Perhaps we can think that mail art derives from Dada and link it to Fluxus, Filliou’s proposal of an eternal network, and the highly innovative poetry and experimental art, born at the same time in different countries. GGMarx practiced collective creation, in poor areas of the southern cone of South America. In a broader and ideologically more sensitive context, a folk art appeared, thanks to the popular struggles in Cuba, México, Brazil, Chile, Bolivia, Peru, Nicaragua, Venezuela, Uruguay, Colombia, Ecuador and Argentina. The liberation movements, developed during the seventies, have marked the direction of Latin American mail-art intercourse. But they … Read more

“Something Unnameable in Common”: Translocal Collaboration at the Beau Geste Press

This article traces the roots and development of the Beau Geste Press, which developed extensive international networks through its publishing activity in the 1970s. The article suggests that these links developed because an idea of “openness” was applied to artistic practices, resulting in a shared aesthetic language that enabled cross-border collaboration. I propose the term “translocal” as a way of understanding how artists in different contexts communicated and attempted to build a system parallel to the art world.

Artistic Networks: From Effect to Affect and its Translation

This article identifies what the recognition of forms of collaboration in the mail art network suggests to us today about a distribution of experiences. This was not fixed only in objects, but in exchanges of moments, affections, preoccupations, political positions and collective desires, that were anticipated as episodes of correspondence through a “Collectionism of place” and an estrangement of what circulates. The action of receiving remains implicit the act of sending, and also considers the translation of object or letter received as crucial. For any cultural exchange, translation is vital to activate the content and its significance in the new … Read more

Black Sea

“Black Sea” is a photo essay that consists of a series of vertically framed seascapes. The accompanying narrative text presents a “timescape” parallel to these seascapes; by bringing together pieces of memory and history, it tells the story of the people absent from the photographs — the Pontus (“sea”) Greeks who once lived on these coasts.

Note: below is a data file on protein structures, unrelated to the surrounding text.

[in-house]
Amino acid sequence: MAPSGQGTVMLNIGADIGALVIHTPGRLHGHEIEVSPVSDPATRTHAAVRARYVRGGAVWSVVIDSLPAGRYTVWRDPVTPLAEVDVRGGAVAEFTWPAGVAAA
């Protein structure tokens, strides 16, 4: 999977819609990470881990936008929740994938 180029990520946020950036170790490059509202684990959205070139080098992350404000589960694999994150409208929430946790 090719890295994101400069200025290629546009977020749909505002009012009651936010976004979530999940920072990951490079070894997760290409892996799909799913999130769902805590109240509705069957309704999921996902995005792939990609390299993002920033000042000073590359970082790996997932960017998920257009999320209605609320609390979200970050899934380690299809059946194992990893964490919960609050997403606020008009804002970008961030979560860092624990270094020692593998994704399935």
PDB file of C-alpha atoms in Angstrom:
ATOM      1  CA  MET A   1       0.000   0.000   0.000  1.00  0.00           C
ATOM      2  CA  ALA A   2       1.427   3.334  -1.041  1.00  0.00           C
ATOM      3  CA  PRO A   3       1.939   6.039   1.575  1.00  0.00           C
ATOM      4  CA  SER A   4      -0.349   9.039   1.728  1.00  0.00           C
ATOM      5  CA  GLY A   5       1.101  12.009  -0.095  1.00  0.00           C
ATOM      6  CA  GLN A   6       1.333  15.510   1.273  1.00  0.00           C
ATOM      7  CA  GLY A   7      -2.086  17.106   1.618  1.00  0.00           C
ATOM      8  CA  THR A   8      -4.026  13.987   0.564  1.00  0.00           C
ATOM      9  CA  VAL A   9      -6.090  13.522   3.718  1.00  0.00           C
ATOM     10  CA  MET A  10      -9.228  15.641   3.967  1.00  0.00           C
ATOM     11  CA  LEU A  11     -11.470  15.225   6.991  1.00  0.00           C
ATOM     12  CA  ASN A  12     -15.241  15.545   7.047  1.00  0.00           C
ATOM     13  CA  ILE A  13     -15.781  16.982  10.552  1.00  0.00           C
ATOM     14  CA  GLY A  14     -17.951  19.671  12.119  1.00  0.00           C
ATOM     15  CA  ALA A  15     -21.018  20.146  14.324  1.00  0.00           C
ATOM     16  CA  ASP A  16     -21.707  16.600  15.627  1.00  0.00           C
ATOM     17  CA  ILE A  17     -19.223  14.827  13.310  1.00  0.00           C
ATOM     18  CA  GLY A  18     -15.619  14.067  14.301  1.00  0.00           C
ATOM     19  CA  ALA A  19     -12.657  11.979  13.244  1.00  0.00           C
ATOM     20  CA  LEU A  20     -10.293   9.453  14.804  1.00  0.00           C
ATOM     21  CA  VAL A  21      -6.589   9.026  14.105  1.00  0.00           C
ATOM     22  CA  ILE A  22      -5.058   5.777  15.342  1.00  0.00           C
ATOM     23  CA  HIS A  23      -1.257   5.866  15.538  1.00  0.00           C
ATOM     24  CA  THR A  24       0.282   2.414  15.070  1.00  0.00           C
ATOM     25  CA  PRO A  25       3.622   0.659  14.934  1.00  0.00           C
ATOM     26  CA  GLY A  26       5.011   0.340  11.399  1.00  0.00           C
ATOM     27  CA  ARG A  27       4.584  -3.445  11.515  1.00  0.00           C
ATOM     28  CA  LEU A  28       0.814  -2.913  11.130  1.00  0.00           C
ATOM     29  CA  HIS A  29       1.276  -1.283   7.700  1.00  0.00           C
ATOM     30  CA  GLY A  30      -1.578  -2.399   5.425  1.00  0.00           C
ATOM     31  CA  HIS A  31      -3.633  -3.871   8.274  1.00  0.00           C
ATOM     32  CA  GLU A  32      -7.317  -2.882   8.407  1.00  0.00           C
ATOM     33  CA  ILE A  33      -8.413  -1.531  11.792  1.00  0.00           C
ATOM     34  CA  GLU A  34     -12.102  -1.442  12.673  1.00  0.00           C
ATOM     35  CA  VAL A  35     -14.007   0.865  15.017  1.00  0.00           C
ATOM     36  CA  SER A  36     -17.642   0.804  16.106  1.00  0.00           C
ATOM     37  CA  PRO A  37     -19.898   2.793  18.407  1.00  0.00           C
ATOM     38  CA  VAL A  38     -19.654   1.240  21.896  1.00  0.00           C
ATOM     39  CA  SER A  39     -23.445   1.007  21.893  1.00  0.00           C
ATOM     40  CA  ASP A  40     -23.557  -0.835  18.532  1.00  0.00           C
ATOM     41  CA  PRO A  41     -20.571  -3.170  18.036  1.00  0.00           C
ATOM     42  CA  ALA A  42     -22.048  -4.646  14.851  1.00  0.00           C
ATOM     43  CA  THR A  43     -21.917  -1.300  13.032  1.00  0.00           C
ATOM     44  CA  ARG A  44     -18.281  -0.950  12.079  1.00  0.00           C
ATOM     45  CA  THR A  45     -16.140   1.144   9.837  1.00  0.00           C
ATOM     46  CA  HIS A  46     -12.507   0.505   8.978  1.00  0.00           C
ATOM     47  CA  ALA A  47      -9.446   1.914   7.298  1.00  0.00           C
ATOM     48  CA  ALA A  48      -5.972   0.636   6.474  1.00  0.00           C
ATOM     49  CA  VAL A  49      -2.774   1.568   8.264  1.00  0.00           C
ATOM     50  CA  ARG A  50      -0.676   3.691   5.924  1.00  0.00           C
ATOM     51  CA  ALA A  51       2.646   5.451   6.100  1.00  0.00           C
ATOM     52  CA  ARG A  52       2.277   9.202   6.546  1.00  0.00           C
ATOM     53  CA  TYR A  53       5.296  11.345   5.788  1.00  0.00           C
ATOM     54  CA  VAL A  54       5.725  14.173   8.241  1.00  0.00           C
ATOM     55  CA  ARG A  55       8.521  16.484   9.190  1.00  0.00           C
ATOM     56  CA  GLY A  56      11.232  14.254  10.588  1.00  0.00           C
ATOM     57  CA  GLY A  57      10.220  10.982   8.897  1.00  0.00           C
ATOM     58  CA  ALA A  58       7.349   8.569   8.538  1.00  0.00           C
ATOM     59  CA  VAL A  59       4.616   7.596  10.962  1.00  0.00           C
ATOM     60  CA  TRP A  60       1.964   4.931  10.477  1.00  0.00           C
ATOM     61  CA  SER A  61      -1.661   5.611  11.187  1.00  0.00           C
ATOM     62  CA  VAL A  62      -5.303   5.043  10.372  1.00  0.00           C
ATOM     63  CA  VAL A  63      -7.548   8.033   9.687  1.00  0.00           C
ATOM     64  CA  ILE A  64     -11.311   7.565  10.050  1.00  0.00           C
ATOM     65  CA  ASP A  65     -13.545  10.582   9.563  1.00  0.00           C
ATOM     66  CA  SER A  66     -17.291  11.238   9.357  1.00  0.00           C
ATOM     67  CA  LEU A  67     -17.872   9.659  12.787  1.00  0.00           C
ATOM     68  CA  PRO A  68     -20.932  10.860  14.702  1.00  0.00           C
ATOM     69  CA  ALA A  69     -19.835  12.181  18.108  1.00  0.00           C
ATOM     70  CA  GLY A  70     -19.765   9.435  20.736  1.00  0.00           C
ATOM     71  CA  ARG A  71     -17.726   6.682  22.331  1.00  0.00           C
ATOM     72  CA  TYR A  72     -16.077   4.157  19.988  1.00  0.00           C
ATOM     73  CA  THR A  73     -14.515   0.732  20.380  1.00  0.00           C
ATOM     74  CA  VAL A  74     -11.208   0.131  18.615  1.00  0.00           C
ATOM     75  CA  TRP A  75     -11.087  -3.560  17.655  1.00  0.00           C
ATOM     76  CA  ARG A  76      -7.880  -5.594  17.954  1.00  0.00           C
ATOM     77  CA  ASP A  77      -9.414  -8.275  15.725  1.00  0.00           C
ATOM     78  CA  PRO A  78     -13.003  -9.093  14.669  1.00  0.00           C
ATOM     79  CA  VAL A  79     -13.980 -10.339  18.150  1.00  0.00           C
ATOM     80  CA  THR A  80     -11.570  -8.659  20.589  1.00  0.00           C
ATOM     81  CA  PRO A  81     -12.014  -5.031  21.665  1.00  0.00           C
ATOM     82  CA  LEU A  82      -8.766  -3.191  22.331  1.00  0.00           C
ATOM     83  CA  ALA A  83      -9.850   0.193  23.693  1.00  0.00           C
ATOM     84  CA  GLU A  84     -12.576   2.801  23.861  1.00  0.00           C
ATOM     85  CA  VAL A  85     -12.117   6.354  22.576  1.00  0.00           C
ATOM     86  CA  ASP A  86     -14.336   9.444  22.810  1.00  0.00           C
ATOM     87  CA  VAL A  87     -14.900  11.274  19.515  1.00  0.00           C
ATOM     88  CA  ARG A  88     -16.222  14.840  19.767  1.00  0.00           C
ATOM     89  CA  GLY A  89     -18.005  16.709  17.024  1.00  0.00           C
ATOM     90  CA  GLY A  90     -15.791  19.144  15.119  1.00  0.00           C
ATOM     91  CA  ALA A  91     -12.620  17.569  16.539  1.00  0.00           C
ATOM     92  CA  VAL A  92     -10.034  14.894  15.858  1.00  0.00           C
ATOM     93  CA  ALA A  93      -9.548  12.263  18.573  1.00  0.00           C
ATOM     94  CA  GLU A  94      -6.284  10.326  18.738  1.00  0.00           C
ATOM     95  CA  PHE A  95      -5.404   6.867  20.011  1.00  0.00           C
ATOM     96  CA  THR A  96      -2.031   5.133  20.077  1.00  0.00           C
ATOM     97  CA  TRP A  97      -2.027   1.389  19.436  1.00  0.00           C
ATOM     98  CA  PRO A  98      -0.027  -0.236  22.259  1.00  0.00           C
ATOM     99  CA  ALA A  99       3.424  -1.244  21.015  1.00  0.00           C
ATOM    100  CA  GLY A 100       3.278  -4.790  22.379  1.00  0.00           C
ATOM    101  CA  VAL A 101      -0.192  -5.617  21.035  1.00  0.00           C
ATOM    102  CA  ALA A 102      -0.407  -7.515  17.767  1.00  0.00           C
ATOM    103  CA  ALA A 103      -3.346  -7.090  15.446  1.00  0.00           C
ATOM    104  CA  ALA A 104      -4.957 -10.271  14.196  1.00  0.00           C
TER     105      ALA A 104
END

Media Art in Argentina: Ideology and Critique “Después Del Pop”

This article examines the rise and reception of conceptual art in Argentina. Against dominant readings of the 1960s’ and 70s’ visual avant-gardes in Latin America, I reconsider the stakes of art’s so-called “dematerialization” and its unique claim on ideology critique in the work of the Grupo Arte de los Medios [Media Art Group], a collective of young artists led by the philosopher and literary critic Oscar Masotta. Arguing for a re-historicization of the 1960s avant-garde as one that emerges as a self-reflexive reaction to the novel articulation of late capitalism in Argentina, I trace a critical continuity between the Grupo … Read more

A Window and a Basement: Negotiating Hospitality at La Galerie Des Locataires and Podroom–The Working Community of Artists

The text proposes a comparative reading of two self-organized projects of the 1970s, Podroom — the Working Community of Artists, founded in 1978 by a group of artists in Zagreb, and La Galerie des Locataires, founded in 1972 in Paris by art historian Ida Biard. The analysis addresses the Issue: of work/labor as one of the key preoccupations of both projects, situating it within the theoretical perspectives that define the crisis of Fordist labor in the 1960s and 1970s, as well as its resolution in the transition to the post-Fordist era with its emphasis on immaterial labor, keeping in mind … Read more


The guest editors’ introduction to ARTMargins Issue: 1:2–3 proposes that the dynamic marginal art scenes that developed under Latin American military dictatorships and in Late Socialist Eastern Europe in the 1960s and 1970s were characterized by their commitment to freedom and its furthering through cultural exchange and networking. To the extent that direct exchange was controlled from above, its significance, from below, increased in inverse proportion. From the peripheries of the Cold War, a marginal cultural intelligentsia sought creative ways to inhabit counter-cartographies and to foster an alternative sense of belonging. The introduction gives an overview of the transnational networks … Read more